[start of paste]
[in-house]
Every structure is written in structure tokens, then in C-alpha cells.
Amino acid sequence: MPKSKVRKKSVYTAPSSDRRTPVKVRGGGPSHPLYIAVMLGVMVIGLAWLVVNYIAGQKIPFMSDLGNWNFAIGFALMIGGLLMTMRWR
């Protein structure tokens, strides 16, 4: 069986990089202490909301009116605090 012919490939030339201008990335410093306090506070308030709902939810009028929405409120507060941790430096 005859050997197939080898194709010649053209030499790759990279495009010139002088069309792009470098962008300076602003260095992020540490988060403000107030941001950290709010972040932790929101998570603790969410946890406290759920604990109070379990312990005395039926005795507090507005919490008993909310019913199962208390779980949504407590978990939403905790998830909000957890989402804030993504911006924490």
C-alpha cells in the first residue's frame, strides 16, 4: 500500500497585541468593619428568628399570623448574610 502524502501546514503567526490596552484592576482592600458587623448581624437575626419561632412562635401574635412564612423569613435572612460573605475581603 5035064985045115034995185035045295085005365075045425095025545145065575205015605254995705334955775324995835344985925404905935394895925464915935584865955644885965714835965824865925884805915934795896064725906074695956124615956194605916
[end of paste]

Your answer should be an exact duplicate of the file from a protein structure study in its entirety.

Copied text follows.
[in-house]
Every structure is written in structure tokens, then in C-alpha cells.
Amino acid sequence: MPKSKVRKKSVYTAPSSDRRTPVKVRGGGPSHPLYIAVMLGVMVIGLAWLVVNYIAGQKIPFMSDLGNWNFAIGFALMIGGLLMTMRWR
């Protein structure tokens, strides 16, 4: 069986990089202490909301009116605090 012919490939030339201008990335410093306090506070308030709902939810009028929405409120507060941790430096 005859050997197939080898194709010649053209030499790759990279495009010139002088069309792009470098962008300076602003260095992020540490988060403000107030941001950290709010972040932790929101998570603790969410946890406290759920604990109070379990312990005395039926005795507090507005919490008993909310019913199962208390779980949504407590978990939403905790998830909000957890989402804030993504911006924490």
C-alpha cells in the first residue's frame, strides 16, 4: 500500500497585541468593619428568628399570623448574610 502524502501546514503567526490596552484592576482592600458587623448581624437575626419561632412562635401574635412564612423569613435572612460573605475581603 5035064985045115034995185035045295085005365075045425095025545145065575205015605254995705334955775324995835344985925404905935394895925464915935584865955644885965714835965824865925884805915934795896064725906074695956124615956194605916